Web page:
Managers in the hygiene industry are always looking for ways to improve cleaning procedures and create a more efficient work environment. One way to do this is by using microfibre cloths instead of traditional cleaning methods.
Microfibre cloths are becoming increasingly popular in the cleaning industry, but what is microfibre exactly? Microfibre is a synthetic fibre that is finer than human hair. It is made up of several small threads that are twisted together. This creates a fabric that can trap dirt and dust particles more effectively than other materials.
Microfibre cloths are better able to remove more dirt, dust, and debris from surfaces than traditional cleaning methods, making them a more effective option overall. In addition, microfibre cloths can be reused multiple times, which helps to reduce waste and save money in the long run. If you're looking for a way to improve your organisation's cleaning procedures, switching to microfibre cloths is a great place to start.
Microfibres are synthetic fibres that are less than one denier. A denier is a unit of measurement for the linear weight or mass density of fibres. For example, human hair is about 20 denier. Most microfibres are made from synthetic materials called polymers, which are long chains of molecules and are used to make textiles and other materials.
Being much thinner than human hair, it can be made into a variety of shapes and sizes. It has many benefits over traditional materials, including being more durable, stain-resistant, and easy to care for. For these reasons, microfibre is becoming increasingly popular in the textile industry.
In hygiene, infection prevention, and COVID management, microfibre cloths are increasingly being used as an alternative to traditional cleaning methods. Microfibre cloths boast a number of advantages over other cleaning materials, making them an attractive option for those looking for a more effective and efficient way to clean their premises.
Microfibre is a synthetic material made from very fine fibres of polyester or polyamide. The individual fibres are usually less than one denier in diameter, much thinner than human hair.
Microfibres are used to make textiles that are extremely soft and smooth, and they are often used in performance apparel because of their ability to wick away moisture. When it comes to hygiene management, microfibre cloths and mops can be an excellent choice due to their high level of absorbency and cleaning power.
The process of making Microfibre starts with extrusion. This is when you force a substance through a mould to create a certain shape. The synthetic polymer that is used to make Microfibre (like polyester or polyester and polyamide) is put through an apparatus that makes filaments of a specific diameter. As the material moves through the machine, heat and spinning meld the polymers together to form one continuous fibre.
There are two types of Microfibres - extruded and monofilament. If a single polymer is used in the extrusion process, the Microfibre is called an extruded or monofilament Microfibre. If more than one polymer is used, the fibre produced is called an extruded blend fibre. However, blended fibres do not technically classify as Microfibres because they are larger than one denier.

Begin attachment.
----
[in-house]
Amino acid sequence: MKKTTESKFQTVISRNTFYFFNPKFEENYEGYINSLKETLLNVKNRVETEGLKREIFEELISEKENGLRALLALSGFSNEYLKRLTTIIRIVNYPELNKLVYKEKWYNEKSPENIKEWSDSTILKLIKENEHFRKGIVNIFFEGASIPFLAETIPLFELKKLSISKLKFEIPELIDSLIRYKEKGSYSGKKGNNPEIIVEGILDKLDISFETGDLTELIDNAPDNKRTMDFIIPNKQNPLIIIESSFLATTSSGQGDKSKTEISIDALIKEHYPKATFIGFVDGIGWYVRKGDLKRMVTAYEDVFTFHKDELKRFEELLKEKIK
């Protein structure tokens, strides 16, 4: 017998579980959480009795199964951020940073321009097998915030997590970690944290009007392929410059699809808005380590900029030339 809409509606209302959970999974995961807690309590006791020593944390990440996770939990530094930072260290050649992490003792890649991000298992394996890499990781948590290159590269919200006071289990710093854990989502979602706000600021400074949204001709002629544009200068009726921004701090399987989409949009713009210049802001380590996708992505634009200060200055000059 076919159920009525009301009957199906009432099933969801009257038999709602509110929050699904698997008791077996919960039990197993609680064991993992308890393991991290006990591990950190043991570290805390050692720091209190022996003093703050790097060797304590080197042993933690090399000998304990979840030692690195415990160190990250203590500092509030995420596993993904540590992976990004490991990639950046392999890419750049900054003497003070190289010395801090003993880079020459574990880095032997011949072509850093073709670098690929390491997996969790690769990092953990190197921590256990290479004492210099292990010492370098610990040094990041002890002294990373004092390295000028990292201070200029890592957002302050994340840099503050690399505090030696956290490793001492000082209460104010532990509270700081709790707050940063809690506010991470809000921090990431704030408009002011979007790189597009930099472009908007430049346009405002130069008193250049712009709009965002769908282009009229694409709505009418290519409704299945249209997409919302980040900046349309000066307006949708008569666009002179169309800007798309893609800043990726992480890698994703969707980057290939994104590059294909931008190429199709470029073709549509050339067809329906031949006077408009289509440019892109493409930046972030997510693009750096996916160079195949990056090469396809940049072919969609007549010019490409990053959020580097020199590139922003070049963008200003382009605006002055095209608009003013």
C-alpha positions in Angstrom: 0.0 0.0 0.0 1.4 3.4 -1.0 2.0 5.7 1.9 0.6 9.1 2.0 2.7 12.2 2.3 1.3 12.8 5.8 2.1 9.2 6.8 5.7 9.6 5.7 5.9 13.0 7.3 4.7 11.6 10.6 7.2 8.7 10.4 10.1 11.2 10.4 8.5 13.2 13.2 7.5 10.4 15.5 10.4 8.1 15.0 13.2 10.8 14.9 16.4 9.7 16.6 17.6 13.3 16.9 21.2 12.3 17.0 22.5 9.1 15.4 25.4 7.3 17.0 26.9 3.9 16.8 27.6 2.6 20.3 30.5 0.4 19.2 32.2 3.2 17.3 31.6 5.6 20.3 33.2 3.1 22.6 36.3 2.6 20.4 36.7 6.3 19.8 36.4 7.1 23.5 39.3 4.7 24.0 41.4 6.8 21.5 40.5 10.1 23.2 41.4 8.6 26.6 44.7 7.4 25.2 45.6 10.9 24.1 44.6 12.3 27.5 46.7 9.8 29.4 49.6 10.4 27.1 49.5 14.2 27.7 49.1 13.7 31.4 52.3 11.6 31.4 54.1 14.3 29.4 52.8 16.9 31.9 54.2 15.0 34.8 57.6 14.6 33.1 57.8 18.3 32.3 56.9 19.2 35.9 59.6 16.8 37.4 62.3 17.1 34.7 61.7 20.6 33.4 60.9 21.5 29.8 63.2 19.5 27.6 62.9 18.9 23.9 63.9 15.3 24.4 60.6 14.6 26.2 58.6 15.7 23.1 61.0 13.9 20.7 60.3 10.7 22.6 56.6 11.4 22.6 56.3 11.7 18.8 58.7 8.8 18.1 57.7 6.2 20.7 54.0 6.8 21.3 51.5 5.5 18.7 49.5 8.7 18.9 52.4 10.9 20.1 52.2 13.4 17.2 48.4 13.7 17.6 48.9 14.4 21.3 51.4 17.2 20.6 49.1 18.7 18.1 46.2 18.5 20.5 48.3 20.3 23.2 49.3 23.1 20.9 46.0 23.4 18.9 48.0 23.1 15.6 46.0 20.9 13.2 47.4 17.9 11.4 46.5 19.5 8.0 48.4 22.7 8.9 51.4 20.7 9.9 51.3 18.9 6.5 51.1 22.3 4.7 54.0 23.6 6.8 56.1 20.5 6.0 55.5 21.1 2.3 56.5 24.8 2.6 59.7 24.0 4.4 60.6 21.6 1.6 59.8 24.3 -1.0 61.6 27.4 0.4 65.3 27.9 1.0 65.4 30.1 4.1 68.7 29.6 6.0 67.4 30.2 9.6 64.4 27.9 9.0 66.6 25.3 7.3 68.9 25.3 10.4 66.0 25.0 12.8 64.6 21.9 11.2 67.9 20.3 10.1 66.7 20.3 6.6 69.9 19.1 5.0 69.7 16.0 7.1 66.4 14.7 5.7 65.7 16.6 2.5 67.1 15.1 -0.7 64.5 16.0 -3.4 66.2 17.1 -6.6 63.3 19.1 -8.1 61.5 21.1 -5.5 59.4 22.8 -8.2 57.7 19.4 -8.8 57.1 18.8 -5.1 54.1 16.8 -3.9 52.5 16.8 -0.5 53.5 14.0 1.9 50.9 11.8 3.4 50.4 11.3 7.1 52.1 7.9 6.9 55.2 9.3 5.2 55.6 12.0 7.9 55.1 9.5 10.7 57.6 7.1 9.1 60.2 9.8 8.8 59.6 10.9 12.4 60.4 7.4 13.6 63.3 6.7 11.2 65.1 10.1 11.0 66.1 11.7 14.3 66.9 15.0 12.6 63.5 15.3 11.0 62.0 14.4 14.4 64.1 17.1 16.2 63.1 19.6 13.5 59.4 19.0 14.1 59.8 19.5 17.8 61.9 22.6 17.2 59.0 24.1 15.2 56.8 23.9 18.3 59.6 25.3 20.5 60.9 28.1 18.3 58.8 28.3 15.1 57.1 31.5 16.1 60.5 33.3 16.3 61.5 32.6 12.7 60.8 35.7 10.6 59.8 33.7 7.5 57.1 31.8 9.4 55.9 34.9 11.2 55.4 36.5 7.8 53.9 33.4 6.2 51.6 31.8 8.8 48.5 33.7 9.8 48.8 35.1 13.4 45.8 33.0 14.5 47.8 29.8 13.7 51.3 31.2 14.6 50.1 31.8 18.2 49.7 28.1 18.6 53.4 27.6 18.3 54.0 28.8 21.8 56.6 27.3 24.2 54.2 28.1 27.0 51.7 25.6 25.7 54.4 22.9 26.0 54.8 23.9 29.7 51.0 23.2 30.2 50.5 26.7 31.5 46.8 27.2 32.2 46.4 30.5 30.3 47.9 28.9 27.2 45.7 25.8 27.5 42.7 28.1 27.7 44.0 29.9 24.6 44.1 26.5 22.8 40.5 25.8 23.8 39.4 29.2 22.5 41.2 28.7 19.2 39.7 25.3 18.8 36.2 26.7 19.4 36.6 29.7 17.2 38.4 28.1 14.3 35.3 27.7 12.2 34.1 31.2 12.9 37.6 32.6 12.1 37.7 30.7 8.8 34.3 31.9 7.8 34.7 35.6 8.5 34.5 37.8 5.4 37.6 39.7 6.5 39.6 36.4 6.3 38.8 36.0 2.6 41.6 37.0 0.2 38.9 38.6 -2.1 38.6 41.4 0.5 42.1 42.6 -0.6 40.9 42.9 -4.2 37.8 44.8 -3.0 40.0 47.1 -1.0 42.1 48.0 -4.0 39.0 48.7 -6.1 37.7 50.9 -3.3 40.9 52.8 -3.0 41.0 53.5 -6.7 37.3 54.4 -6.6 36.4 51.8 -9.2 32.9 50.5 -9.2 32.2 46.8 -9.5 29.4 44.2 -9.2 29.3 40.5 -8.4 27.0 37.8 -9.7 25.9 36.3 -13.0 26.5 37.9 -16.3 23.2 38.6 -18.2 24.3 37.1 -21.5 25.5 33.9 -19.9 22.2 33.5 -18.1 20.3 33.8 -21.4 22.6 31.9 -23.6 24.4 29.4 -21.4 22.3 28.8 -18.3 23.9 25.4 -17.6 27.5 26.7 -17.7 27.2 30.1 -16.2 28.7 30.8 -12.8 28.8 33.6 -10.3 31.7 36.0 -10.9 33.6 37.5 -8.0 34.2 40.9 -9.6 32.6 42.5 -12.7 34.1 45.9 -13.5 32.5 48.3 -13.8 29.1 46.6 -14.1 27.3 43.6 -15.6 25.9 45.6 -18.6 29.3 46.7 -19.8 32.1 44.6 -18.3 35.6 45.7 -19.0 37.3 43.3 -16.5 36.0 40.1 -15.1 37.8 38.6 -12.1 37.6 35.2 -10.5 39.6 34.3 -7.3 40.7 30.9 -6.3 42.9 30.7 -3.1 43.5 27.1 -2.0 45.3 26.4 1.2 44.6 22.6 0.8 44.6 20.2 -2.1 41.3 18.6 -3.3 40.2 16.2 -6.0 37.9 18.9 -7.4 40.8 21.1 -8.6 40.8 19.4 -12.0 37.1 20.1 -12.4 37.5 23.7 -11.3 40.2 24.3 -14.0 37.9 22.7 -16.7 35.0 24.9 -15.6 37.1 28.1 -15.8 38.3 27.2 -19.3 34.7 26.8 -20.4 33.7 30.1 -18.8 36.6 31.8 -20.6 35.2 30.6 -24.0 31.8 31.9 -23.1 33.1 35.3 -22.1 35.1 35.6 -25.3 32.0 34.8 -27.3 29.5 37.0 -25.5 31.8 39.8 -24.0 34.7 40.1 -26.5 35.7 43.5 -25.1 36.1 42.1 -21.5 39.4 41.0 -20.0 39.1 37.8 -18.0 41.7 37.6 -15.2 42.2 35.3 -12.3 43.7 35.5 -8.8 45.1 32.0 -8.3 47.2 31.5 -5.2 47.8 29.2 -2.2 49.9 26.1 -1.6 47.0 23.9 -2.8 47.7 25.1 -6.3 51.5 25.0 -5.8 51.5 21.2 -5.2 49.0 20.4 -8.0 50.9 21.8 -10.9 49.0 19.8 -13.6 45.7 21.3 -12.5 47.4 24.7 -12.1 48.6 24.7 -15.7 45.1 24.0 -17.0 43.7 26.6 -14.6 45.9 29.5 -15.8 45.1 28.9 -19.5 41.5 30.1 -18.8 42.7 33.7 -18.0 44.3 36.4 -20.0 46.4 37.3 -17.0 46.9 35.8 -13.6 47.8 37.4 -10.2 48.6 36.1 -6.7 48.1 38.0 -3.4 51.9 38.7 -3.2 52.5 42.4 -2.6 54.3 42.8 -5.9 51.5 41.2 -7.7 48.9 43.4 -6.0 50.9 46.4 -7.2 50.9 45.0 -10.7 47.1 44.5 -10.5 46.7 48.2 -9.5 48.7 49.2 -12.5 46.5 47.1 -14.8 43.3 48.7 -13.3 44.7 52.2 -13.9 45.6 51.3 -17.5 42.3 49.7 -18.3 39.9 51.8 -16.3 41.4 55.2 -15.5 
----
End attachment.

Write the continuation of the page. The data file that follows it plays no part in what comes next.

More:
Extruded blend fibres can then undertake another critical process – splitting. This works to reduce the size of the fibres, sometimes as small as below one denier.
Splitting happens when you use chemicals and force the surface of the material to split. This creates tiny wedges and valleys on the surface. This makes the surface area much bigger, which makes the material softer.
The science of microfibre is concerned with the manufacture and use of microscopic synthetic fibres. These fibres are used in many industries, including the textile industry, electronics, and medical technology. Microfibre fabric is made up of even smaller diameter individual threads than conventional synthetic fabrics such as polyester or nylon.
Let’s consider the three key science pillars behind microfibre:
Microfibre is effective at cleaning because of its very small fibres. These tiny fibres are able to trap microscopic particles, microbes and liquids. Their small size also allows them to penetrate and clean microscopic apertures on porous surfaces.
Capillary action is the ability of a liquid to flow in narrow spaces without the assistance of, or against, external forces like gravity. When these intermolecular forces are strong enough, they can overcome gravity and other external forces to cause liquid to rise up through small spaces.
Microfibre is made of thousands of tiny fibres that can also capture more particles. This is because it has a large surface area. The large surface also makes the product more absorbent by drawing liquid up its surface.
Microfibre also has a positive electrostatic field. This is important because most dust, dirt, and bacteria have a net negative charge. So they are naturally attracted to the microfibres, where they are trapped and retained. Because of the larger surface area of microfibre products, there is more space available to trap and retain targeted microbes, dust, and debris.
Now you know the answer to 'what is microfibre?', why not try it for yourself? The Hygen microfibre cloth is a premium product that has been tested by accredited laboratories and proven to remove 99.9% or more of tested microorganisms. The cloth is made from high-quality polymers for optimal cleaning and absorbency and features a 16-split design that maximises surface area for optimal microbe and particle removal. Highly durable, the Hygen microfibre cloth is an essential tool for keeping your home clean and free of harmful bacteria and viruses.
For more information, contact us with an enquiry or get a free sample of the Hygen Disposable Microfibre Cloth to see if microfibre suits your cleaning needs.